BOOK REVIEW: ‘The Quiet Rebels: The Story of the Quakers in America’ by Margaret Hope Bacon

Finished Mid-January 2017

I’ve always been interested in the Quakers. Maybe it’s a result of proximity or a just a fascination with decentralization, but the group has always called to me as something I wanted to explore more deeply at a point in my life.

That point came not long after the 2016 election, where (along with some family friends, one of which was raised a Quaker) we decided to attend a regular meeting to see how it was. Personally, I was curious to see if anyone would speak (most meetings on the East Coast follow an unprogrammed style, based on the traditions of George Fox and early Quakers, where worshippers sat together in silence until someone was called to speak based on divine inspiration calls on someone to speak). This idea, that God can speak to anyone, has radical implications — for example, there are no pastors, and women have been respected as equals since the inception of the Quaker practice.

To my surprise, many did speak, often sharing thoughts that were related to one another and none being self-indulgent. At the end of an hour, an ‘elder’ began shaking the hand of another next to them, causing everyone to greet one another. Afterwards, people gave thanks or asked for prayers, and new members introduced themselves. Personally, I felt it was a very rewarding experience and moving in ways I still haven’t fully explored.

Regardless, being the type of person I am, I was very curious to learn more about this tradition and it’s historical context. This lead me to The Quiet Rebels.

The book explores the founding of the religious movement in the mid 17th century during the tumultuous period after the English Civil War, to their arrival in America and founding of Pennsylvania (see: William Penn) to the modern day.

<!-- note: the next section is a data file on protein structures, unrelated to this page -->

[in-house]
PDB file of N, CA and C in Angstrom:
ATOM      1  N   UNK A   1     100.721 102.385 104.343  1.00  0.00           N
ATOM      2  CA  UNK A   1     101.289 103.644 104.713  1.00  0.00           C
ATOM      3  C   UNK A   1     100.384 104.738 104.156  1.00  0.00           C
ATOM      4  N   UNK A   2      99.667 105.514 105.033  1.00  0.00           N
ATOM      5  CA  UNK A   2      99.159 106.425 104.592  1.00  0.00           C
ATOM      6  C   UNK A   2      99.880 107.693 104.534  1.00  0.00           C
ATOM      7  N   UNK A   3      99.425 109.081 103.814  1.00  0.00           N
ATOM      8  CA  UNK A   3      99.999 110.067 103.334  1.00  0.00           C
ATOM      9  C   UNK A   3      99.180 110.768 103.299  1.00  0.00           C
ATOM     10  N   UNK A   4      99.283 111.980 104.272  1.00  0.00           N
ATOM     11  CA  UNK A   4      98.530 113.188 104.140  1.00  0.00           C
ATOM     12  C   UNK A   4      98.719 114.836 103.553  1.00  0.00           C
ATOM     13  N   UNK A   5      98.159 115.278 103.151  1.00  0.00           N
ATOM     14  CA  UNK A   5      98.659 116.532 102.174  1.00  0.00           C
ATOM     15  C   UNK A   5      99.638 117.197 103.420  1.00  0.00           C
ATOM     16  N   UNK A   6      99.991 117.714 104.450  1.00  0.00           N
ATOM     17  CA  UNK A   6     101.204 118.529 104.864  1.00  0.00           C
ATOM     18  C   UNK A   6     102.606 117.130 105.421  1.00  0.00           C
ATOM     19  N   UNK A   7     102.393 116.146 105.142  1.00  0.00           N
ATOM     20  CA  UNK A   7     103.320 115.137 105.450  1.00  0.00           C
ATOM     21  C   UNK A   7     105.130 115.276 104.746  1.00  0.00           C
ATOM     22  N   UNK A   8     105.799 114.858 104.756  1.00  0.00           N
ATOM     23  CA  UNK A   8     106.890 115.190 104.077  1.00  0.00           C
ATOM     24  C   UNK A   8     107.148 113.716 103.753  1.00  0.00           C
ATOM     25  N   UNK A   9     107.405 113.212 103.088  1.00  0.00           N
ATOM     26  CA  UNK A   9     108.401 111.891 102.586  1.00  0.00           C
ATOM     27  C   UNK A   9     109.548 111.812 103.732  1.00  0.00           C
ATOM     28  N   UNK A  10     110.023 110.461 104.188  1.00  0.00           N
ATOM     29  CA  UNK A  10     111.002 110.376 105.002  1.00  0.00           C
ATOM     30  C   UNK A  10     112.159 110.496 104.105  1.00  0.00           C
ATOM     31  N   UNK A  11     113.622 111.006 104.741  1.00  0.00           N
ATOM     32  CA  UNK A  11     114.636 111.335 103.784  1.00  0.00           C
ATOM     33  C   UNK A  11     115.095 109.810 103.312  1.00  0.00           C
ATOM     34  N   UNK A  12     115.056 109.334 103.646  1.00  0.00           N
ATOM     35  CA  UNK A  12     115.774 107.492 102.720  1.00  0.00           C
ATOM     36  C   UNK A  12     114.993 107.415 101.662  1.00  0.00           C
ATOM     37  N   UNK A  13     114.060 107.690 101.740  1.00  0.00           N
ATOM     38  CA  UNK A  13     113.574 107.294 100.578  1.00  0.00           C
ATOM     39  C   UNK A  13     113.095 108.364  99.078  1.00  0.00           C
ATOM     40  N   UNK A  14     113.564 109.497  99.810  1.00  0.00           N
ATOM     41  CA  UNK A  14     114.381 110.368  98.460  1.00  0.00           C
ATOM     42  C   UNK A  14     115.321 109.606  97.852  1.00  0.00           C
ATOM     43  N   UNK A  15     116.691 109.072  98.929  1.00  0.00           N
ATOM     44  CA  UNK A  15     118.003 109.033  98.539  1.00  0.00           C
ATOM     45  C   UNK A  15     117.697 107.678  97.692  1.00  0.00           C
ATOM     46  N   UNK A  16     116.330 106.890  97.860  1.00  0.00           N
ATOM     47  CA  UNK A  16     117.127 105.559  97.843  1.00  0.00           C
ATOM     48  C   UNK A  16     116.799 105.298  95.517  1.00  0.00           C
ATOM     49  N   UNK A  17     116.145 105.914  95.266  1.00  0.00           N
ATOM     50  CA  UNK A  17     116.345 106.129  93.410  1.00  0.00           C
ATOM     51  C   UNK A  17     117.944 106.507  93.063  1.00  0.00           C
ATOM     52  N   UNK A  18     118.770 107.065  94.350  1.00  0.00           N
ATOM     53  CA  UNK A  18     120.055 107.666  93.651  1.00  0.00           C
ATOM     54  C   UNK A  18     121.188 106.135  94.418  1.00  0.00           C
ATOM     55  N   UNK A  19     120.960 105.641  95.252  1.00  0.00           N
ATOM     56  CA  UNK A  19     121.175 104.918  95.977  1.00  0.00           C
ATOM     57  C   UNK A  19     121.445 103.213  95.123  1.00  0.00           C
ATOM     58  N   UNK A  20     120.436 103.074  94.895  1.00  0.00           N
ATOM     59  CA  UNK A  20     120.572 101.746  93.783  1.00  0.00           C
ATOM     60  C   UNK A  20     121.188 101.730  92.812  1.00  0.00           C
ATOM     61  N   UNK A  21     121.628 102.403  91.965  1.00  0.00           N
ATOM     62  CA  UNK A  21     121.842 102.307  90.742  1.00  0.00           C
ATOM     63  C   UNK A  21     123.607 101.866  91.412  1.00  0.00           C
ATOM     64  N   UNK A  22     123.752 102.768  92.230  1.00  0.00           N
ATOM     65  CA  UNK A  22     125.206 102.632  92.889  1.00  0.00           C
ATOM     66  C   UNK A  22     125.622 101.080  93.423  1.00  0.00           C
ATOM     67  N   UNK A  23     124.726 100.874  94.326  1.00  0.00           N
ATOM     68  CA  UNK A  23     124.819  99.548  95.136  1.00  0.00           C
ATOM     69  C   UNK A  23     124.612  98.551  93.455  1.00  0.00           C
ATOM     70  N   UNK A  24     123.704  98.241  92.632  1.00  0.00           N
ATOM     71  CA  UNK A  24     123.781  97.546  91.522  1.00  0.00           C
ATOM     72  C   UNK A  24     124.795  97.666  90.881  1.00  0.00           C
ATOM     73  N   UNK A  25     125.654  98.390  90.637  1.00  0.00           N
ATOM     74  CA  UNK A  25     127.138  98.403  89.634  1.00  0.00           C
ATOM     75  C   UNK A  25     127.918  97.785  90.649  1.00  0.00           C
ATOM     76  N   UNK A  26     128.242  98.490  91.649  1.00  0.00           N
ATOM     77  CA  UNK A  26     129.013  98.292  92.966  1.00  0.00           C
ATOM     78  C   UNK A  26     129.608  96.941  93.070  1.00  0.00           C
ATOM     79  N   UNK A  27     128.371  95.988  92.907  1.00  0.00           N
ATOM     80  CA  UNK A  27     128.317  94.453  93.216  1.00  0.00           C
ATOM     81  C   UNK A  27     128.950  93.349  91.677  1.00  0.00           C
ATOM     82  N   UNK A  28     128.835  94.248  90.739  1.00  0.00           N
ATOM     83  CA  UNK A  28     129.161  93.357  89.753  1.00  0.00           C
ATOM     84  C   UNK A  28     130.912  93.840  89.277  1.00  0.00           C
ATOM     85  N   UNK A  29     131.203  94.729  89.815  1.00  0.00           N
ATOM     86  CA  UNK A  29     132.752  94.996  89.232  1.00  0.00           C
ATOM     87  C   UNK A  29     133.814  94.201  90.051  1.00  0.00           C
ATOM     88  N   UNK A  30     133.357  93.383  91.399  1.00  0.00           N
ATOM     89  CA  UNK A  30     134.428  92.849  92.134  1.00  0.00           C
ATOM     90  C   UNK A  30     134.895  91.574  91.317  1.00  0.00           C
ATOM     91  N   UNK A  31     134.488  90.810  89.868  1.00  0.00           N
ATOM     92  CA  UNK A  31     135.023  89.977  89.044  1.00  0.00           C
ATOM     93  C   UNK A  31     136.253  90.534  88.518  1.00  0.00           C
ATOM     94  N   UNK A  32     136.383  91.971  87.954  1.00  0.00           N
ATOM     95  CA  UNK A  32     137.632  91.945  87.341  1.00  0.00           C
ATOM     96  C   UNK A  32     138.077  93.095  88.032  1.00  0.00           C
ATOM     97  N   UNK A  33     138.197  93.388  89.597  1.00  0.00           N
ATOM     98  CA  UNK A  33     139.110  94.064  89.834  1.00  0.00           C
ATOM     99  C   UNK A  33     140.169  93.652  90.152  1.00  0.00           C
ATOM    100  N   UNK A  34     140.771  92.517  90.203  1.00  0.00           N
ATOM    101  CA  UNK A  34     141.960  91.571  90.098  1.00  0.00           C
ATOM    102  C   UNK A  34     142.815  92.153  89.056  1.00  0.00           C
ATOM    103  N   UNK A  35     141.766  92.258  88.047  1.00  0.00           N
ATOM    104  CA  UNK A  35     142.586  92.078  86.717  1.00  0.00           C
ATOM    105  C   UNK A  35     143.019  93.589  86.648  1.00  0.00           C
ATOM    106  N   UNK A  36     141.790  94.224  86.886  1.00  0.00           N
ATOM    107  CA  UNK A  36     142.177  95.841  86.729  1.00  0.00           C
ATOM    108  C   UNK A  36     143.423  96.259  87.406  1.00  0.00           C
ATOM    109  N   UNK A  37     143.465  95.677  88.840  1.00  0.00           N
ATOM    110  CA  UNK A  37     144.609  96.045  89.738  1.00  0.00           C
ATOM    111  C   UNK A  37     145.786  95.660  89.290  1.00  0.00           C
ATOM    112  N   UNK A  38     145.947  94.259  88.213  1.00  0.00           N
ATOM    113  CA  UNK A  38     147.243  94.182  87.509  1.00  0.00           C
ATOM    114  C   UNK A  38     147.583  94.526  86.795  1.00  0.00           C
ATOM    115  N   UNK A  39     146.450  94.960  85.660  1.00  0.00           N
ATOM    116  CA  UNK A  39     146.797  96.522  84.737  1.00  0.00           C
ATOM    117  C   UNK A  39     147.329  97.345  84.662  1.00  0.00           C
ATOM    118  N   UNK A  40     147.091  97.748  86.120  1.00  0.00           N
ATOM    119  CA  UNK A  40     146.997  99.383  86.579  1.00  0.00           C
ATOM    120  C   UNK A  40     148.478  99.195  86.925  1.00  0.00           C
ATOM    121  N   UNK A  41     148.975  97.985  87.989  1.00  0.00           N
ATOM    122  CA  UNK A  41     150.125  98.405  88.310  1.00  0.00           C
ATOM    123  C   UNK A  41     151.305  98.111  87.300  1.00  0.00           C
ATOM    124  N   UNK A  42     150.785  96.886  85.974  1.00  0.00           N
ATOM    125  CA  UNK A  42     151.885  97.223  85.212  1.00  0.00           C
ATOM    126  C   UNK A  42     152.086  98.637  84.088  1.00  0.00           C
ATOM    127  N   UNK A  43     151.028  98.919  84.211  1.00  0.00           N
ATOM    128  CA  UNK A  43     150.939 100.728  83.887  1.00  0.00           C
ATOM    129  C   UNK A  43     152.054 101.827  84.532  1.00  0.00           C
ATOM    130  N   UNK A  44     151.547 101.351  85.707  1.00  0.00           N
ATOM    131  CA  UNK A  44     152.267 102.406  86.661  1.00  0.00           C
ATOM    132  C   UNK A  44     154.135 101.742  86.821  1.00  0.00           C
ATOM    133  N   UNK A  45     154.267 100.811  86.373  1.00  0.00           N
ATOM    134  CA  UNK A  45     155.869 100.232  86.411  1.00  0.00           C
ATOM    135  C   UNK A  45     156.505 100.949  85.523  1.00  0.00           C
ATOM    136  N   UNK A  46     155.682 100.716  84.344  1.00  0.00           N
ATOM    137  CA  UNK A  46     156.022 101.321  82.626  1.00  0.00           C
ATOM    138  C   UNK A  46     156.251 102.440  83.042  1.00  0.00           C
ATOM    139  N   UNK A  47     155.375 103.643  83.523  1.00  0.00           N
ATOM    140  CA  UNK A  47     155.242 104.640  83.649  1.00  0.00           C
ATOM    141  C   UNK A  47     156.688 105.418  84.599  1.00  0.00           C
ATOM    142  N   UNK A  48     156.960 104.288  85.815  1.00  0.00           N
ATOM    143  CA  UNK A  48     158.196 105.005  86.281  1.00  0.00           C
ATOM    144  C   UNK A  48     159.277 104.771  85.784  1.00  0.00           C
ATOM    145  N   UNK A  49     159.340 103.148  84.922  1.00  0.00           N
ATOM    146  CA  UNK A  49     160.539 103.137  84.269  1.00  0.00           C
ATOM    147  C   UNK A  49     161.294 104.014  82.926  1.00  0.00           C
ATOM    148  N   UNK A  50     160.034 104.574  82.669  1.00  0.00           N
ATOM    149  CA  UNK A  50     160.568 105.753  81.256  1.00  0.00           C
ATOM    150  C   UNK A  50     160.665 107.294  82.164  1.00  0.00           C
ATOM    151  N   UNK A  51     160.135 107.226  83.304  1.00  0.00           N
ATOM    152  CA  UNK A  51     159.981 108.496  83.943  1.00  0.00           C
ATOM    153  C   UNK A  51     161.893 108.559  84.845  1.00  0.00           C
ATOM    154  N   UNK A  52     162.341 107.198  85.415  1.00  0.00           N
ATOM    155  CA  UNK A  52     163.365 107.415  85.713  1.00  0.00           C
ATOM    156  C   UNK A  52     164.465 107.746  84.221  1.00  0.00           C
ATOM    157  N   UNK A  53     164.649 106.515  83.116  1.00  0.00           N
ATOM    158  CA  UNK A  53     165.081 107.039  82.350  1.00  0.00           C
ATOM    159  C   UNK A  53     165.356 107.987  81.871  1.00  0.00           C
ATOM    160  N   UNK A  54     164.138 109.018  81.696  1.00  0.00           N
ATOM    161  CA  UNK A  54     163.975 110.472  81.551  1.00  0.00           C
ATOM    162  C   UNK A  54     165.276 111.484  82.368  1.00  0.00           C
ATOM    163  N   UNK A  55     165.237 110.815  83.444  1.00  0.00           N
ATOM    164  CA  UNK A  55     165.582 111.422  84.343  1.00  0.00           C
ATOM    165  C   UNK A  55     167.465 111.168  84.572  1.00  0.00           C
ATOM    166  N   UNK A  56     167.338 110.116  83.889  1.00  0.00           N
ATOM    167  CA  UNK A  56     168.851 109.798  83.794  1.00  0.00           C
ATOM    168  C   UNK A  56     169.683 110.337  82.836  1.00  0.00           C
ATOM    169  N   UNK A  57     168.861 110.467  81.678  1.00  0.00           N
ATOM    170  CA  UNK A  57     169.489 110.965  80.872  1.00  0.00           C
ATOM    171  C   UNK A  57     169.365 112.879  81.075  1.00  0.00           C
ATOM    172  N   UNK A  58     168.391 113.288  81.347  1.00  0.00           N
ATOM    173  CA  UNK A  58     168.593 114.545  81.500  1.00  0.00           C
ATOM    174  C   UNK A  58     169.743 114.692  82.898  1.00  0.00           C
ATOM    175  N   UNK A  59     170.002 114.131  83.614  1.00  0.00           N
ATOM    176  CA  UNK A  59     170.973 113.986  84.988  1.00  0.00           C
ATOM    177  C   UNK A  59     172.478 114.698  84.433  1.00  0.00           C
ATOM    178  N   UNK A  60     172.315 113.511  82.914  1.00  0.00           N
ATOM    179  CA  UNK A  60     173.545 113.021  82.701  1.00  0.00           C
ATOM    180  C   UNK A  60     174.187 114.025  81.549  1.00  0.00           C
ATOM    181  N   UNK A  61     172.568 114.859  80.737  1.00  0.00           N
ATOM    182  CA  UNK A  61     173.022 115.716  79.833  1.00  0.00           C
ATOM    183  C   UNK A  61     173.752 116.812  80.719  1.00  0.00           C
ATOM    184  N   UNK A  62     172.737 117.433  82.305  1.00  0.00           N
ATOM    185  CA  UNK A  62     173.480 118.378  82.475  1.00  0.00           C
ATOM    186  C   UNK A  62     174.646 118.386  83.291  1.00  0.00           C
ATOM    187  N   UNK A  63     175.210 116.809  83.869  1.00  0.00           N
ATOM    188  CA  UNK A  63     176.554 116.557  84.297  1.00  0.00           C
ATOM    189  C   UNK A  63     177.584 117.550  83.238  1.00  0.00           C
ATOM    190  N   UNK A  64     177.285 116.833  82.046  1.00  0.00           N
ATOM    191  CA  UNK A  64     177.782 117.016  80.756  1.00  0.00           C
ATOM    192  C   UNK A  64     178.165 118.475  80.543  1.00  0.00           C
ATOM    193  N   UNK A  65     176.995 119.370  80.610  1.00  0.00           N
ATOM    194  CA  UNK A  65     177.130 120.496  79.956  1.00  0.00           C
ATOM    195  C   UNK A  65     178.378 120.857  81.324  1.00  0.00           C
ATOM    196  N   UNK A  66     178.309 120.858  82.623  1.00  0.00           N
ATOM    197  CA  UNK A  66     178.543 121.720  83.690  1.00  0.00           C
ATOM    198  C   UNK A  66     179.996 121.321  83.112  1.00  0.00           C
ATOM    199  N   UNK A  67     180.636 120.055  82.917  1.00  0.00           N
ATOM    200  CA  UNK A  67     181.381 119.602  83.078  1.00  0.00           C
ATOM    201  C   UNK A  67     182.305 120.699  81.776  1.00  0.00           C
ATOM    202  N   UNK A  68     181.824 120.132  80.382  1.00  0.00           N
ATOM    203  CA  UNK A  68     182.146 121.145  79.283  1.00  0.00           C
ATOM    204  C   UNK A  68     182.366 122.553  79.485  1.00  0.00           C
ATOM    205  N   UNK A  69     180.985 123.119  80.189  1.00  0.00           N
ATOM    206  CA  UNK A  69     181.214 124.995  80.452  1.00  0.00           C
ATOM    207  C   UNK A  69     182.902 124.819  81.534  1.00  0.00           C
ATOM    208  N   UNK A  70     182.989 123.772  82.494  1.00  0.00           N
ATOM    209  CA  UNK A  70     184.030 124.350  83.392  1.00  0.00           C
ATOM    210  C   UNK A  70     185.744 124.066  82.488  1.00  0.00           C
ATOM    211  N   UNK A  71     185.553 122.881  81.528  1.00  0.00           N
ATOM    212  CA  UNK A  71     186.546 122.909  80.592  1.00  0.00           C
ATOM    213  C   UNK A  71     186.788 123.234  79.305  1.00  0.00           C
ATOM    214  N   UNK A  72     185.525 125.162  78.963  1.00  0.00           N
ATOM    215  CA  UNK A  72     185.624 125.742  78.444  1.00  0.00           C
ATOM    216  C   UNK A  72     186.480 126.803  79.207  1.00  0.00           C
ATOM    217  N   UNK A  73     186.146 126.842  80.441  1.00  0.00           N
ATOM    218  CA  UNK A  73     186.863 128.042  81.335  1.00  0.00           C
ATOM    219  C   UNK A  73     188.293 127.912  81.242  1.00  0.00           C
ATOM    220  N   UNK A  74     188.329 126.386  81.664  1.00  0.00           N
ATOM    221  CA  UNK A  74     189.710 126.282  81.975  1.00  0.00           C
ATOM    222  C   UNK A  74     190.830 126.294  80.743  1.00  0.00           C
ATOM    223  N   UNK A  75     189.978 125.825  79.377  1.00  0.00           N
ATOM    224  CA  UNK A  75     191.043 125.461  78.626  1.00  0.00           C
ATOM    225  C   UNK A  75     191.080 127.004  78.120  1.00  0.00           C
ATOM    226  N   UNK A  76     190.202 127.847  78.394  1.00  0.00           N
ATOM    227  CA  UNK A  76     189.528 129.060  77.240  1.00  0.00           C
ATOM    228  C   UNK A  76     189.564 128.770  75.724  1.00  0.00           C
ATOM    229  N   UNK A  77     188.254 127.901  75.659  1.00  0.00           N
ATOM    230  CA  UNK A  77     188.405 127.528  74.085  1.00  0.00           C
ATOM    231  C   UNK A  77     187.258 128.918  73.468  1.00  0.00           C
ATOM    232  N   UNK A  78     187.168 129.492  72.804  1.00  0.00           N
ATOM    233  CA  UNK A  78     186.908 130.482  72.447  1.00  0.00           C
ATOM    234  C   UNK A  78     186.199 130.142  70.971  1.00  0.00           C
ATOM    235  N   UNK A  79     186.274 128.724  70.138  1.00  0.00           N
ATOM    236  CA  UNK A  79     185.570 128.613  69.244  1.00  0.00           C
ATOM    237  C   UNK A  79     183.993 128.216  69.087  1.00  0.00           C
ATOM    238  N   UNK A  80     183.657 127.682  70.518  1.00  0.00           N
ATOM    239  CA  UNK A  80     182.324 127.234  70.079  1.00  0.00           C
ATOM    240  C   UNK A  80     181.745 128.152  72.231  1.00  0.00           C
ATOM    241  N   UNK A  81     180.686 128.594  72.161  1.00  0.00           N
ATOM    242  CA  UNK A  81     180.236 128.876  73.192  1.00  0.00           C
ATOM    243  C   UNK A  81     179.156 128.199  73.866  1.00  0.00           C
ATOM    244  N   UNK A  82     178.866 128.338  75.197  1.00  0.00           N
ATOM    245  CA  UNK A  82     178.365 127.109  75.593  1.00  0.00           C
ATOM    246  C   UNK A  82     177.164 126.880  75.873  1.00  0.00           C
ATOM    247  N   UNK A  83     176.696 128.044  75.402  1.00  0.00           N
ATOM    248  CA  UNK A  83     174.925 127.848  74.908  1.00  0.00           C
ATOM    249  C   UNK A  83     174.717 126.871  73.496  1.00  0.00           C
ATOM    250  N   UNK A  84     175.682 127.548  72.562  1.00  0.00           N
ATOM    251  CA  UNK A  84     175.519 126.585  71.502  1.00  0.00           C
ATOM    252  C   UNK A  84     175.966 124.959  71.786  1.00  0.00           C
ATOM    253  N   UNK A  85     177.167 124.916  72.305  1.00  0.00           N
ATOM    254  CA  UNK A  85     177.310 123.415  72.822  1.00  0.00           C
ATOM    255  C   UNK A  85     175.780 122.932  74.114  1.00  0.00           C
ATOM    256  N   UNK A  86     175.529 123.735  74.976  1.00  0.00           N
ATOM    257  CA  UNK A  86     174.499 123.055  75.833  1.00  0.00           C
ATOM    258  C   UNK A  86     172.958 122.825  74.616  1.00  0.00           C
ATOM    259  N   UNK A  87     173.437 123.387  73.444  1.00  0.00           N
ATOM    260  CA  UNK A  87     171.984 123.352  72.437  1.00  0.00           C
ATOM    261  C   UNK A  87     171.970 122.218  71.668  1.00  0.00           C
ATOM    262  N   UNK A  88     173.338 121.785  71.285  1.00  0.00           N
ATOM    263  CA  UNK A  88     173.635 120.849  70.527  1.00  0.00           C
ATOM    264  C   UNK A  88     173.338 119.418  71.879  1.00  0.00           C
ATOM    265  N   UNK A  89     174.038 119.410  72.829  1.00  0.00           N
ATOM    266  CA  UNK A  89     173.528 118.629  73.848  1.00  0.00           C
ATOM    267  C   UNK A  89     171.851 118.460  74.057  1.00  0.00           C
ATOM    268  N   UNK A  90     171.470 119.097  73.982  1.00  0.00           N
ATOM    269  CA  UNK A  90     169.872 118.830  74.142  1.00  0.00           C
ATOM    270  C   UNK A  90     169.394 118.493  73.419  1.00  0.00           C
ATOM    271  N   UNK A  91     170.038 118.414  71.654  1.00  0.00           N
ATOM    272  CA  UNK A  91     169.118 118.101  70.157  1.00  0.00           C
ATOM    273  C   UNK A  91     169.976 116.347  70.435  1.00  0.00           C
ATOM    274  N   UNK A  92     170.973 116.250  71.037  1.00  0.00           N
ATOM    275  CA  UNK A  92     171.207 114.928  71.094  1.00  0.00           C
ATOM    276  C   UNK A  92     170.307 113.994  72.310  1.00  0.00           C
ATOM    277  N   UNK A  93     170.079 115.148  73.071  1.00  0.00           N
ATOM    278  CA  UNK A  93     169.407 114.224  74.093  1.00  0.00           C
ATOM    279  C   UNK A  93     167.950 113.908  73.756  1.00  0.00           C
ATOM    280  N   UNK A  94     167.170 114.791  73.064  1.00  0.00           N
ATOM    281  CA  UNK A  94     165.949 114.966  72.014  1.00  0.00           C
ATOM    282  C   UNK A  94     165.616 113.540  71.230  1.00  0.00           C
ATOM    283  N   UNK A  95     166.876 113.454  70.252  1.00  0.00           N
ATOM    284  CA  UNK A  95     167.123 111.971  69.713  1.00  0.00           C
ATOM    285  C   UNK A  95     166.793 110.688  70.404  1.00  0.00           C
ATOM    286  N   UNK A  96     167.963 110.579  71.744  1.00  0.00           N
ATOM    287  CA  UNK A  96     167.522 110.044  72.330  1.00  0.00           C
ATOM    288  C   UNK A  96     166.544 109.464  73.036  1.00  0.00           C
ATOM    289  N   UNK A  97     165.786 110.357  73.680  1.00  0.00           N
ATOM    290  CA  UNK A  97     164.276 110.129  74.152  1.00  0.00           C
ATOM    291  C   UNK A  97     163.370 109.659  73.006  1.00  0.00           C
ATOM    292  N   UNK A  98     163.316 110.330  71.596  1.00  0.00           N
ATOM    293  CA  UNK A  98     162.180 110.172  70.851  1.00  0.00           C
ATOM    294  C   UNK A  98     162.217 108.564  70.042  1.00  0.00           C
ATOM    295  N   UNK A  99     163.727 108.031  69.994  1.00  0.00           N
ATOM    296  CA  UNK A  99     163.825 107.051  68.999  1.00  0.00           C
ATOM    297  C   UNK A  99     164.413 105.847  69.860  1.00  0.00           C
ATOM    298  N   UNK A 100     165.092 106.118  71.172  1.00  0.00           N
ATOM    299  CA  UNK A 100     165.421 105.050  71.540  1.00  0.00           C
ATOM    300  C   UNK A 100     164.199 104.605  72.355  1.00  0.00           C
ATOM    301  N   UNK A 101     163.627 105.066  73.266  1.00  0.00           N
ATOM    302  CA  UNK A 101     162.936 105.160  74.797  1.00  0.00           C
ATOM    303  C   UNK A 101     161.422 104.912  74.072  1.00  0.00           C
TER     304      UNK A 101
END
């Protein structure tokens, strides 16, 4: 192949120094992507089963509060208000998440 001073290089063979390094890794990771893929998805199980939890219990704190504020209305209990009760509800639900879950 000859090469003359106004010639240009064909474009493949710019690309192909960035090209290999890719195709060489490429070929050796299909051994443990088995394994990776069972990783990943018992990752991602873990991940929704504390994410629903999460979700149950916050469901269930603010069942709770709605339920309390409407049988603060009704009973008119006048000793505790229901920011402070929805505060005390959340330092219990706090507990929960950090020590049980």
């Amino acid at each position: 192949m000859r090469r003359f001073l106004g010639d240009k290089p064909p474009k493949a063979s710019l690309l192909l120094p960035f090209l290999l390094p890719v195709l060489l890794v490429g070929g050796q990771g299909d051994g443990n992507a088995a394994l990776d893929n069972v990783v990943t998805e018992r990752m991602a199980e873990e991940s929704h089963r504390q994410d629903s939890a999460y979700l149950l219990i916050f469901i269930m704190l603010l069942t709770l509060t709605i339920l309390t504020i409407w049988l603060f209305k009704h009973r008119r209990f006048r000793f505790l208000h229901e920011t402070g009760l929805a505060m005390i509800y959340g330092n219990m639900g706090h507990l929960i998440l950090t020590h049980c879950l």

While there’s a ton in there to unpack, I think the most interesting was how foundational the Quaker practice is the traditions and framework of the American government and culture. Here’s a few:

  1. Separation of Church and State (after constant persecution in England and Massachusetts
  2. Decreasing Capital Punishment (prior to William Penn’s Frame of Government, the crown could kill you for just about anything — Penn tried to get the number to zero, but was forced to keep the punishment for murder and treason)
  3. Conscientious Objection (following the Quaker practice of non-violence, this lead many followers to reject military service, helping to establish the acceptance of CO’s and the establishment of alternative service during wartime)
  4. Multiculturalism and respect of Native American rights (Pennsylvania in particular was incredibly accepting to people of all nations as the Quaker’s believe God is in everyone, regardless of nation or creed)
  5. Women’s Rights (see: above)
  6. Abolitionism (see: above — in fact, a delegation of Quakers in Germantown, Philadelphia were the first to formally oppose Slavery in the US)
Thanks, Penn, for being pretty damn awesome

Quakers, many of which don’t believe in outward evangelization, to me seem to have imbued their beliefs and structures into the very foundation of our shared American culture.

Bacon did a great job telling the complex and multi-generational story in a way that holds no punches (see: Quietism) and is particularly illuminating as how Quaker values have held strong and lead to some of the proudest moments in American volunteerism (see: the American Friends Service Committee).

I wanted to write Bacon after completing the work, though was sad to hear that she passed in 2011. She seems to have focused on Quaker history, helping to teach a new generation about the forefathers (and fore-mothers) of the rights they hold.

All in all, The Quiet Rebels I believe is valuable to any student of history (specifically American and Pennsylvanian) as well as those curious to help define American identity (like me). It may be a bit dense at points, but it’s also light in others and largely rewarding and illuminating.